This Means DAWN: PACCBET Skate Film in Los Angeles

The new season of the Gosha Rubchinskiy-backed brand PACCBET launches with a skate film that defies the gravity of geopolitics. A zine titled “Goodbye America” and the brand’s lookbook complete the three-part project.

In February 2017, the PACCBET skate team traveled to Southern California to meet with American skaters Dolan Stearn, Julian Klincewicz, and their crew. During the road trip, they effortlessly collided their respective worlds into a short documentary in collaboration with INRUSSIA, weaving through California’s concrete and rubble surface. Despite the fact that Russian-American relations have tensed up into a Cold War redux, PACCBET’s designer, skater and Gosha Rubchinskiy confidante Tolia Titaev, insists: “The film really doesn’t have an underlining political message.” The documentary discreetly proves that perhaps geopolitical borders matter less than territories of kindred spirits. Rubchinskiy said it best when he told 032c: “I’m sick of politicians faces.”

Watch the film here:  

032c’s Eva Kelley spoke with PACCBET’s designer and skater Tolia Titaev about the trip and what skating means in California versus Russia.

Eva Kelley: In the film you say that you were inspired by the skate videos of Julian and Dolan. What were you trying to tap into during the making of the film that you liked about them?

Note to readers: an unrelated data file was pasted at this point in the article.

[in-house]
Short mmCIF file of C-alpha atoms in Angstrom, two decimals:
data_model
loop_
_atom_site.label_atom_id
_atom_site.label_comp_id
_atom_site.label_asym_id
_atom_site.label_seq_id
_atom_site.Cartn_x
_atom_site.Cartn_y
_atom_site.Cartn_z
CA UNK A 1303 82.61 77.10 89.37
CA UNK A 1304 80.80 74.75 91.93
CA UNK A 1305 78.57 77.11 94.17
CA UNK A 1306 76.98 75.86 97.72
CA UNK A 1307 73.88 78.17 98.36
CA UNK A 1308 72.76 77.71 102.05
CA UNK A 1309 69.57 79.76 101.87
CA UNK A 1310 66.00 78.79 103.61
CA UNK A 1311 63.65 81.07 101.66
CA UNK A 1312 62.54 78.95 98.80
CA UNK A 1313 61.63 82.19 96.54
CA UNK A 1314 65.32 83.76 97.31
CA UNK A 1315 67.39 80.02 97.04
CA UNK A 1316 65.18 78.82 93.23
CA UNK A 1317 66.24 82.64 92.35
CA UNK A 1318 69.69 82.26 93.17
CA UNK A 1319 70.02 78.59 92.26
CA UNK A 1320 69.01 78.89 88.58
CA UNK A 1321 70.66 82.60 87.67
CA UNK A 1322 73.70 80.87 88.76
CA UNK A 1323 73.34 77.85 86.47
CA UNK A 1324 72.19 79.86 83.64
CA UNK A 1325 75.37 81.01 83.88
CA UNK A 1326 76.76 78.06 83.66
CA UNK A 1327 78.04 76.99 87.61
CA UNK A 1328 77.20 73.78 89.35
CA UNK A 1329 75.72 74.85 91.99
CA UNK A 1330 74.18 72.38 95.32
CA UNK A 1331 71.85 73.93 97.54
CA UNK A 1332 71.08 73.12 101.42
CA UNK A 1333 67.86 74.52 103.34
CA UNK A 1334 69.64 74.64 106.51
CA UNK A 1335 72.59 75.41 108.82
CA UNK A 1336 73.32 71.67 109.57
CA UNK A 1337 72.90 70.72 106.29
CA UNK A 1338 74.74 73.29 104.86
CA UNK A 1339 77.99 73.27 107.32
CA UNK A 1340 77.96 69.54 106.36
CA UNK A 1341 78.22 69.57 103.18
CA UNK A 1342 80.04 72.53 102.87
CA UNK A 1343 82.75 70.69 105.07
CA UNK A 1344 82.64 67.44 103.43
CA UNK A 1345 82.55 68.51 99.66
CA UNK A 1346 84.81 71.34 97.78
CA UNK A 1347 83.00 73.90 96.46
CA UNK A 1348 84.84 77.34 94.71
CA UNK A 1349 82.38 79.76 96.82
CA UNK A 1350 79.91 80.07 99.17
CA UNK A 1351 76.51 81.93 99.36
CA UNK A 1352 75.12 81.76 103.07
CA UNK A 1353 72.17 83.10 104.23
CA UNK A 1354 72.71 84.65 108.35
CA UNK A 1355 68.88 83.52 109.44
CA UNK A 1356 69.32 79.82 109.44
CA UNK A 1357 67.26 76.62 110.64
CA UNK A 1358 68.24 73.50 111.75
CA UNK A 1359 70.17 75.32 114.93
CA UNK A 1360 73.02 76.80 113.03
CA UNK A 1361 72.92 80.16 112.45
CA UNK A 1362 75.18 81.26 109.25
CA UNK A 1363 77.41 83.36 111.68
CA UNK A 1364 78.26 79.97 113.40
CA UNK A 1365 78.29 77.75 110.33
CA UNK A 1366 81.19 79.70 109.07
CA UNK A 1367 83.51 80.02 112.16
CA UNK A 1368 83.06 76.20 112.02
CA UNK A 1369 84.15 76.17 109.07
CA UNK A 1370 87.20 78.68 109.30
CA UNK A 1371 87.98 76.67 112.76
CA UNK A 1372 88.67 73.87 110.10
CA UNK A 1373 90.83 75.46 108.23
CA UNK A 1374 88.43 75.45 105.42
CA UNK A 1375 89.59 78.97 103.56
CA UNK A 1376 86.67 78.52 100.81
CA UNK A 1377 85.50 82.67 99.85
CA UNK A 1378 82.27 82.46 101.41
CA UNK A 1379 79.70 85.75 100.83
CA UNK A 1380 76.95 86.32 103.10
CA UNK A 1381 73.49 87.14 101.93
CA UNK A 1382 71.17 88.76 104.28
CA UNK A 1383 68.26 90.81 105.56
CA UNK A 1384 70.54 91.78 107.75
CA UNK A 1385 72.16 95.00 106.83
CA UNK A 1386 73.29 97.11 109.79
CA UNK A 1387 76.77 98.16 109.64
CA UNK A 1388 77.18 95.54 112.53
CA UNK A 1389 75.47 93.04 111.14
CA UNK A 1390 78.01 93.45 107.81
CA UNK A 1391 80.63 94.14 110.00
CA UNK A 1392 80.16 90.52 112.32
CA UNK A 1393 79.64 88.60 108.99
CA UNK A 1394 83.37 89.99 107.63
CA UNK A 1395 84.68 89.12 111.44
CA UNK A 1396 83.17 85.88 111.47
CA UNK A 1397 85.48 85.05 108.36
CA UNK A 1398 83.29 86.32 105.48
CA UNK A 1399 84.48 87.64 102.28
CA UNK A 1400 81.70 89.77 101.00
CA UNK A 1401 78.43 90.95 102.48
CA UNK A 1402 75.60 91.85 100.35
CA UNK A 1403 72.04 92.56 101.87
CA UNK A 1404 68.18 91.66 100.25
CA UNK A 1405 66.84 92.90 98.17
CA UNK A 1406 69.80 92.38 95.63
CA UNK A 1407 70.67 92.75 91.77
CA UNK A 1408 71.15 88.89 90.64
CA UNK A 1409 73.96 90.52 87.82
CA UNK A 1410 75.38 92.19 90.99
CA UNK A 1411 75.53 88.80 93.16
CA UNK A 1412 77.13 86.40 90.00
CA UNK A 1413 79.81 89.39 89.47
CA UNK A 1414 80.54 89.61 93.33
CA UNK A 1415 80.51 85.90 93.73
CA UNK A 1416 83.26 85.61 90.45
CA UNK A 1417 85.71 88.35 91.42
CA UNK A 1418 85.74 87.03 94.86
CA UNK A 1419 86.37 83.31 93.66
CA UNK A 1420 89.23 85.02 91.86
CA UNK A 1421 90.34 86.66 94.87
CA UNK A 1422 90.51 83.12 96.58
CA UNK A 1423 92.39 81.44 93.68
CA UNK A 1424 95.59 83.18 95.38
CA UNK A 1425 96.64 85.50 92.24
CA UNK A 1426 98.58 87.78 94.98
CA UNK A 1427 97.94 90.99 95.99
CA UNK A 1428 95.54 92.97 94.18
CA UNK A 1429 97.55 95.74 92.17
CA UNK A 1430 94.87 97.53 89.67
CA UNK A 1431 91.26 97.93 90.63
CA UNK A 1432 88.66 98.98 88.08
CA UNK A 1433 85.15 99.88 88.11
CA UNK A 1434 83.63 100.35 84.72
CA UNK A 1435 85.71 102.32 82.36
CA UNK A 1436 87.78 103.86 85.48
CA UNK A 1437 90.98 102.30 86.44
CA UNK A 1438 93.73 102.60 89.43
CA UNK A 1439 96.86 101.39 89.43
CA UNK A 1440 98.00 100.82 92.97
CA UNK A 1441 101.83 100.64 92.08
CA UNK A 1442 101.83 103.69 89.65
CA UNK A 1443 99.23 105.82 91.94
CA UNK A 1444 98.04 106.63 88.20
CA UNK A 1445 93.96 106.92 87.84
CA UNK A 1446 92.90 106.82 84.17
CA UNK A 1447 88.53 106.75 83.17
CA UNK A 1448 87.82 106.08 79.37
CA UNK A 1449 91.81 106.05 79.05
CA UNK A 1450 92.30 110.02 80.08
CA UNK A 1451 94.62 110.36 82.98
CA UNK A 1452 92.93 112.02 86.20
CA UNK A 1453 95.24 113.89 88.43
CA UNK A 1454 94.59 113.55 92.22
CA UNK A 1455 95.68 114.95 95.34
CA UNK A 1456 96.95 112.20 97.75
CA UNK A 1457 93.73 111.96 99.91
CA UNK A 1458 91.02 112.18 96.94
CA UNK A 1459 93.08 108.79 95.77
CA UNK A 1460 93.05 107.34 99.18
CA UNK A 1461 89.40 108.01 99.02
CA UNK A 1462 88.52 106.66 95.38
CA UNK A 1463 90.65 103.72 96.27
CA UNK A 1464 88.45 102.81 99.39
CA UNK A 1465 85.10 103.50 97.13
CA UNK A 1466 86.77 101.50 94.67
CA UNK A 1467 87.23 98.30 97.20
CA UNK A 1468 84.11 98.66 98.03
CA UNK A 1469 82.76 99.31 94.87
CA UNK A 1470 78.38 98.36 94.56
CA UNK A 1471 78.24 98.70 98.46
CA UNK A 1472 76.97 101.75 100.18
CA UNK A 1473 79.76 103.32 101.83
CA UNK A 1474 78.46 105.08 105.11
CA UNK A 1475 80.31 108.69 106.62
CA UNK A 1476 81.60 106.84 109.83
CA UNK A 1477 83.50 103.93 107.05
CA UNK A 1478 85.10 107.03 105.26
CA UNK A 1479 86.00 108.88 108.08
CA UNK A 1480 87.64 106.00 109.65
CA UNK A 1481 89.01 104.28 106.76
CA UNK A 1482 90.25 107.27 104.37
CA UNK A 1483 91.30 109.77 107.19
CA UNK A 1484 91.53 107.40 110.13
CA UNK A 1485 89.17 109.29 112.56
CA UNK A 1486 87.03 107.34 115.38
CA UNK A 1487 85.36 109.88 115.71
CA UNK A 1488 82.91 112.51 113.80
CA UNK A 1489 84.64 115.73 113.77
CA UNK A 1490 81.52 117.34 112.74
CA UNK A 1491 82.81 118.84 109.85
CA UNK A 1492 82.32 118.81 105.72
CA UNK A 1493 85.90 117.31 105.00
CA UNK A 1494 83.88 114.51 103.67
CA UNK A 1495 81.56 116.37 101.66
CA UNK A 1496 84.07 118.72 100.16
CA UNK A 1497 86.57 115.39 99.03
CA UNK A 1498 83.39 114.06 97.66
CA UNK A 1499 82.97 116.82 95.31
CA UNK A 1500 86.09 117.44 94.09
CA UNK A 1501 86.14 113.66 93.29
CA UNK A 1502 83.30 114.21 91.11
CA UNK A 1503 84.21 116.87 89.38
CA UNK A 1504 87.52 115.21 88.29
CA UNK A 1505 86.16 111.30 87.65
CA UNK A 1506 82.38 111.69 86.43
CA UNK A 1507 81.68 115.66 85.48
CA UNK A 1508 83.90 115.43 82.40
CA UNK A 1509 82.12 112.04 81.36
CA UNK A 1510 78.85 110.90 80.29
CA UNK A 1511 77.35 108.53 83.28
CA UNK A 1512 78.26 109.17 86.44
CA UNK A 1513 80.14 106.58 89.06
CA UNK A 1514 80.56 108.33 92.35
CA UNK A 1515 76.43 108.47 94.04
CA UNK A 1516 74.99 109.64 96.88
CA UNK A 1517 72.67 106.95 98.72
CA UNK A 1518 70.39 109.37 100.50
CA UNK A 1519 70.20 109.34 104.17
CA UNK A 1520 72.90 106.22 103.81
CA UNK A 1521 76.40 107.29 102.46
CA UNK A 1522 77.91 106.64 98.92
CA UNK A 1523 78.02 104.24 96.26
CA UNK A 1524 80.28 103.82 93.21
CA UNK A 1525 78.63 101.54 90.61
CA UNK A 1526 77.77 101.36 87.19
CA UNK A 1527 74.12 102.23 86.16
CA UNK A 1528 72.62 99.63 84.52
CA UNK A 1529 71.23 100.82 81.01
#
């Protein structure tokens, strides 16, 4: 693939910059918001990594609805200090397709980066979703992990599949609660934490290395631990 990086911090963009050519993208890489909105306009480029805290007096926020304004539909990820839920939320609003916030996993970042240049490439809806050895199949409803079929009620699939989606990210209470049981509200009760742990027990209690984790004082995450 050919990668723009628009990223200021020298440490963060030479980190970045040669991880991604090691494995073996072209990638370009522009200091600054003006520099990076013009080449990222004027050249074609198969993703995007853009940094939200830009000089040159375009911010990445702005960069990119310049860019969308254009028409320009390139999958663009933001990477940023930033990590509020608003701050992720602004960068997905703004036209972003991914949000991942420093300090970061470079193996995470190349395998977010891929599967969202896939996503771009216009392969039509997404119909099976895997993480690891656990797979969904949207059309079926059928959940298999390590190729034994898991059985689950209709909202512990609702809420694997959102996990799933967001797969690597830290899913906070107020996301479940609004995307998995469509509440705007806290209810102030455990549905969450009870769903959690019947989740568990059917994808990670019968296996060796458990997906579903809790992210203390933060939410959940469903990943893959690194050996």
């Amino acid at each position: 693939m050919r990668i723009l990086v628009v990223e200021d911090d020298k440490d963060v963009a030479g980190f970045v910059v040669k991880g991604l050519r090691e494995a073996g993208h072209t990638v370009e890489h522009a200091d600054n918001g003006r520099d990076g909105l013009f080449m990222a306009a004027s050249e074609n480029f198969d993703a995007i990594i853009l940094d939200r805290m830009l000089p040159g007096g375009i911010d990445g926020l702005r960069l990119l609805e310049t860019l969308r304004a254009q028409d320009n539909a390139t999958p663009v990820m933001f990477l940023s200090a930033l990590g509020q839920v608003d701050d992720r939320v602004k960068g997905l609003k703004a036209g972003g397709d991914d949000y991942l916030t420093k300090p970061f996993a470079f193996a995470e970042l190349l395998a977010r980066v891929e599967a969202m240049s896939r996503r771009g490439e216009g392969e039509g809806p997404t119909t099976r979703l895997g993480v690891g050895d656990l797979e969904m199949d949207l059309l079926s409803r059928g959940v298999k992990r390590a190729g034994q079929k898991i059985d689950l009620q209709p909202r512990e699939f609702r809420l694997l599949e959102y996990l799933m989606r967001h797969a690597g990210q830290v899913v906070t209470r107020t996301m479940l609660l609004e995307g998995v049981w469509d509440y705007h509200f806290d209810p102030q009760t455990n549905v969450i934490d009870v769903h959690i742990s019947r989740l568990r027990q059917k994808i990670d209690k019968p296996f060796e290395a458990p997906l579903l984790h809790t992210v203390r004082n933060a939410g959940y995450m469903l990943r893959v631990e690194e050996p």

Tolia Titaev: Julian and Dolan are close friends of mine. Every week I used to watch their YouTube videos of them skating and chilling shot on VX handyman film. Then Julian started filming on VHS and I really liked it. Dolan is a really cool skater, I love his style. I was used to following them and I was really happy to meet them and make this California tour.

Did your expectations of the trip match reality?

It was exactly the same! Everything was as amazing as I expected. There is just one thing I regret: missing the Sequoia park. We drove for five hours to get there from Dolan’s, but arrived at night. It was snowing so we couldn’t see anything and just ended up going back down the mountain all the way to LA. I had already seen it, but I really wanted to show it to the guys from the team.

Do you notice any big differences or surprising similarities between SoCal and Russian skate cultures? 

It’s pretty much the same – skating and finding cool spots. I guess what changes is the spots themselves. In California, there is a lot of concrete which makes it a little hard to skate. Whereas, we mostly have marble plazas in Moscow. Apart from that, it’s pretty much the same everywhere. Not just referring to California versus Russia, but in the whole world. You just skate in different spots.

What serves as your reference point when you design clothes? How does PACCBET translate into the action of skating?

We are trying to make super easy designs – our logo is what stands out. They are comfortable clothes to skate in and show the brand. Paccbet, this is what we want to show now, not fancy designs of the clothes. Paccbet means sunrise, it’s the new day. It is meant to show our Russian way of skating.